I don’t know why I bother, but this is for Ed, Bill & Mr Nice’s education.

    “The common view among economic historians is that the Great Depression ended with the advent of World War II. Many economists believe that government spending on the war caused or at least accelerated recovery form the Great Depression.”

    And more;

    “Americas late entry into the war in 1941 finally eliminated the last effects from the Great Depression & brought the unemployment down below 10%”

    http://en.wikipedia.org/wiki/Great_Depression

  46. Anonymous
    September 17, 2009 at 7:25 pm | #46

    How is the harbor district funded? Public money? If so, maybe you could convince people to give a damn that their money is being pissed down the drain. I’m sure all the tea baggers would jump on board and picket the meetings until the pissing stops. Haha, just kidding. Maybe if the bar pilots were African-American they would be outraged at the pissing of public money.

  47. September 17, 2009 at 7:27 pm | #47

    Thanks Hi Fi,

    Unemployment was low in 1945 because there were 12,000,000 people in the armed forces. That would be like 25,000,000 now.

    For several years during and after WWII there was strict rationing imposed upon the civilian population, so even those who were employed were unable to spend their money. Sugar, 1 lb a month, 2 tires a year, 1 gal of gas a week, things like that.

    Those conditions can hardly be described as prosperity.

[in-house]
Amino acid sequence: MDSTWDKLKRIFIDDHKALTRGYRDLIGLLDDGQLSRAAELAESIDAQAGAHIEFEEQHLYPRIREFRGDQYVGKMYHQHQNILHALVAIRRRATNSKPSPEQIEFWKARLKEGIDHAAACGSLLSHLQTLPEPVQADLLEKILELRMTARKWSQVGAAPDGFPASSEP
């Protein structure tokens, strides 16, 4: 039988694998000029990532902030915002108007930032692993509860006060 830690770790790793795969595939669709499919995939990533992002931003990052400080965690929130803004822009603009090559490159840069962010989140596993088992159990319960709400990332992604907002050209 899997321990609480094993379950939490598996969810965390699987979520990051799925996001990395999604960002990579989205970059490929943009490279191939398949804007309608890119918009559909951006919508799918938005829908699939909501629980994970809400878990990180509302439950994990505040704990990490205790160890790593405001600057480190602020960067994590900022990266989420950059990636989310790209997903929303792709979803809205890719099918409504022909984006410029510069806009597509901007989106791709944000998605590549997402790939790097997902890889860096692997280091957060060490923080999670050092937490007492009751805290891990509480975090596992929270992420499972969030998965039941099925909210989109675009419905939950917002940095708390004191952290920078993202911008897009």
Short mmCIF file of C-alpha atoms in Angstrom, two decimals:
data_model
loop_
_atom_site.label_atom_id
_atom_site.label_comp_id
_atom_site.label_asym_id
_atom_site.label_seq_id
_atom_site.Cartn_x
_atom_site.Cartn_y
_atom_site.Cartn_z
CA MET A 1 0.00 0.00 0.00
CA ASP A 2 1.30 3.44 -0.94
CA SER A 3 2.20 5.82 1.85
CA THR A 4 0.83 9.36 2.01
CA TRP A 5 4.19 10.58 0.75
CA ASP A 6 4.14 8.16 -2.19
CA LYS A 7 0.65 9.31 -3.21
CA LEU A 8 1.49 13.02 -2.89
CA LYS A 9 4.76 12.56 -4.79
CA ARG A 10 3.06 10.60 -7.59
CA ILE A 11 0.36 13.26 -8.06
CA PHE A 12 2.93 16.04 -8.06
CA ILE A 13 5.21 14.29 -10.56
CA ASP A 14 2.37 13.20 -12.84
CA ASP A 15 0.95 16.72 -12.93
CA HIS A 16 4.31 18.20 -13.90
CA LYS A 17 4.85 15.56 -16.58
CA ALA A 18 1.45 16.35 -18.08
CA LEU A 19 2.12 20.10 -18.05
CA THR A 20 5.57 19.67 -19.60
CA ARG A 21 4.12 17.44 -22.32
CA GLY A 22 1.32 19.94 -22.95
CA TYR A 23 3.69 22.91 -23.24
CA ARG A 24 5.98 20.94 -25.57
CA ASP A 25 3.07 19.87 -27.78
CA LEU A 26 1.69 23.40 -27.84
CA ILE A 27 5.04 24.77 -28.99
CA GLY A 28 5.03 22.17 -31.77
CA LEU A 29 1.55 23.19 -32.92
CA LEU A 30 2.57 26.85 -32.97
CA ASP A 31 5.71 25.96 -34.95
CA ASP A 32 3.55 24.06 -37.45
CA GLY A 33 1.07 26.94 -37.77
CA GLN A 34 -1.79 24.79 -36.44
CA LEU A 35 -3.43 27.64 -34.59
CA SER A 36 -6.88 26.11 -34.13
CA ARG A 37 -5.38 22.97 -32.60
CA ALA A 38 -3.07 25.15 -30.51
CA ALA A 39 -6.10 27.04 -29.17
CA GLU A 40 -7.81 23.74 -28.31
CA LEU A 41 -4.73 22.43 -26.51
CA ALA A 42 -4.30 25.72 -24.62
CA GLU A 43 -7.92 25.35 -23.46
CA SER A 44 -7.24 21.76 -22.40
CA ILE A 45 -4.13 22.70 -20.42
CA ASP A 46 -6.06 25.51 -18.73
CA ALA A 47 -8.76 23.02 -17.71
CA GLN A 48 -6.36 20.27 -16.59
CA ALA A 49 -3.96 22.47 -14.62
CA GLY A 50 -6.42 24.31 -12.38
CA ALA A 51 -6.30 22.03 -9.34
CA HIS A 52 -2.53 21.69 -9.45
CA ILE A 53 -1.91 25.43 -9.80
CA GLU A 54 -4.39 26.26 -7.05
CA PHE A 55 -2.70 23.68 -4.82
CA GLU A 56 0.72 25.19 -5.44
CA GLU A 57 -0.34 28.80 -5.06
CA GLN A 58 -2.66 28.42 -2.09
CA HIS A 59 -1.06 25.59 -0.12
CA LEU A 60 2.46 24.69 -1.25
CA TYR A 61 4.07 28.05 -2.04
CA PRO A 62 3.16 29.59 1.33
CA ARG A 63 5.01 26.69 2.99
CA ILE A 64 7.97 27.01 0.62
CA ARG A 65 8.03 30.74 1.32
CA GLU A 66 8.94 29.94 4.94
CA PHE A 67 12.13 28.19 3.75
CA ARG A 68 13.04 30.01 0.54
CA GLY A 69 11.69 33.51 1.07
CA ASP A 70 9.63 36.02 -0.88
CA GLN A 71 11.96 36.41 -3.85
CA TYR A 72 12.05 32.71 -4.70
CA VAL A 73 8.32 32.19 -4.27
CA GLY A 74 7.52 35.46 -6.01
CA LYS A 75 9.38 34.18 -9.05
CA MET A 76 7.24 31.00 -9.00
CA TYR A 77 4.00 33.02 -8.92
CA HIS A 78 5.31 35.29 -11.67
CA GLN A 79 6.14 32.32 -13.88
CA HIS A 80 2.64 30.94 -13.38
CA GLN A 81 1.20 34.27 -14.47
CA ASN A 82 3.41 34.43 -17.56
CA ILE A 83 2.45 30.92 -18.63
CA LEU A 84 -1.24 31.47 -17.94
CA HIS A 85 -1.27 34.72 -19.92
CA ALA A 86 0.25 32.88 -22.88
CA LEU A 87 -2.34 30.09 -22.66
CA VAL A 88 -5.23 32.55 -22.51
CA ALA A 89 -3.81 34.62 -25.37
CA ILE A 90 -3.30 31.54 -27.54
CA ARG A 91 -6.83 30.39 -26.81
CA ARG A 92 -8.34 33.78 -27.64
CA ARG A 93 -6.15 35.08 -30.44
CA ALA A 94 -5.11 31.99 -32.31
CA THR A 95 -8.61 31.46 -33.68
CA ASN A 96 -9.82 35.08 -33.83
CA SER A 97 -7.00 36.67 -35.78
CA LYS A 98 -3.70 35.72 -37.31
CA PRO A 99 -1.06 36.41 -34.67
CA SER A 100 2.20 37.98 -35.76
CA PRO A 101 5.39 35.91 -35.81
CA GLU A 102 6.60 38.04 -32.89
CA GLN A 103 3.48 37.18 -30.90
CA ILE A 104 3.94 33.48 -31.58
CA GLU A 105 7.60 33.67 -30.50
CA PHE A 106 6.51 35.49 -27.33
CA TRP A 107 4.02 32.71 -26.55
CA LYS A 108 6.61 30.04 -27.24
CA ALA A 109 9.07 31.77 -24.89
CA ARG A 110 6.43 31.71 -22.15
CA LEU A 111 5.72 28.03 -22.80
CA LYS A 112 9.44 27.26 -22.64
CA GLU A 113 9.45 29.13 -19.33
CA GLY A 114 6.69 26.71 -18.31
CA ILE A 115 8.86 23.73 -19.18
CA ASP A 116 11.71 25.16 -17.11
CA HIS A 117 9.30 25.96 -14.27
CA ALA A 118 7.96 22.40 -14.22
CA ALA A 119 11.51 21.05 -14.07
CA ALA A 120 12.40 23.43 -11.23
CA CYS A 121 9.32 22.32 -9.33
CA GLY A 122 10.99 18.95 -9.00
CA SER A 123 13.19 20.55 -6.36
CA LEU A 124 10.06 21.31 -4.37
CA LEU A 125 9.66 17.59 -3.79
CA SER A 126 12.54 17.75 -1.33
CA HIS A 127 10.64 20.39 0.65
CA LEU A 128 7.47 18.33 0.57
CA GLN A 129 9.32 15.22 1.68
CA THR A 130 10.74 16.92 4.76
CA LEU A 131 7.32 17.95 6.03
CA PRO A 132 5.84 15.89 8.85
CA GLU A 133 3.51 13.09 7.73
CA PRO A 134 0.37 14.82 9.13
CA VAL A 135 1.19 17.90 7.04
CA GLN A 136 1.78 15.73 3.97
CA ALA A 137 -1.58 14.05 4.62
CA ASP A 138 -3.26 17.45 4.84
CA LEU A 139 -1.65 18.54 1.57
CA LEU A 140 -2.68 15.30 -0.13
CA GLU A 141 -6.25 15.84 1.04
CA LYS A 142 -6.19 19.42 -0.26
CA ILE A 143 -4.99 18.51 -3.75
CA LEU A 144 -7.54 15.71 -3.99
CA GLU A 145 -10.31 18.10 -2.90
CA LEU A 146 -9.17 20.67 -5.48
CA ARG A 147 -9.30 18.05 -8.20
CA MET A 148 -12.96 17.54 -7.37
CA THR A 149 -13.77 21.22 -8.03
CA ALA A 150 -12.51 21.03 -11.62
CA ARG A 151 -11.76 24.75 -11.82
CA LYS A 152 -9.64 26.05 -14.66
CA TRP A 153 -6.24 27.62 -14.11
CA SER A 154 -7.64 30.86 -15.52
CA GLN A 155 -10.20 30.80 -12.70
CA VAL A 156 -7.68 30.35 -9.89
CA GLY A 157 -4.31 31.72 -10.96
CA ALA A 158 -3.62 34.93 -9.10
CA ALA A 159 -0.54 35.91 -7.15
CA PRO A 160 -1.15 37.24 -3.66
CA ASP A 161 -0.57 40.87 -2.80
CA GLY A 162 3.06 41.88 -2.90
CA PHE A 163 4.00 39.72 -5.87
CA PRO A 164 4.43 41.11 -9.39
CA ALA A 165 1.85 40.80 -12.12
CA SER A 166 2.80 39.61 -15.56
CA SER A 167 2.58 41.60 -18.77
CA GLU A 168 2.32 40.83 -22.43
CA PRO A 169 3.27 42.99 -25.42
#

I remind you, the DJIA did not reach the 1929 plateau again for 25 years, in late 1954. In todays terms since last years crash if this depression is like the last you can expect your 401 ks to recover by 2033, with out inflation of course.

    have a peaceful day,
    Bill

  48. September 17, 2009 at 8:25 pm | #48

    LOL, “Never been photographed”. Umm, it has been photographed as far back as Dec 2008. But don’t worry it being a story that X doesn’t want you to see with all the photographs, and blogs, is about as believable as the 911 truthers. The blog article I linked to was back in May.

  49. September 17, 2009 at 8:28 pm | #49

    The dow NEVER came back after the 1929-1933 Bankster War On These United States. The banksters stole the gold coins- end of story.

    Here is the bankster occupational central bank’s own inflation calculator : http://www.minneapolisfed.org/index.cfm

    Look on and see how they are ripping you off, combined with fractional lending, these evil bastards are able to purchase the world by fiat, crash the currency, and own all the infrastructure by fiat.

    The last time the stock market had any value was right before the tech bubble burst- which was hidden by 9/11, since then the real purchasing value has been in decline.

    Don’t forget that Russia will begin to sell oil in Rubbles starting in 2010. They want a war in Iran, where we will be defeated on three fronts at once because our tanks have chinese ball bearings. Once the unconstitutional military is destroyed, we will beg for food from the UN- who own the natural resources.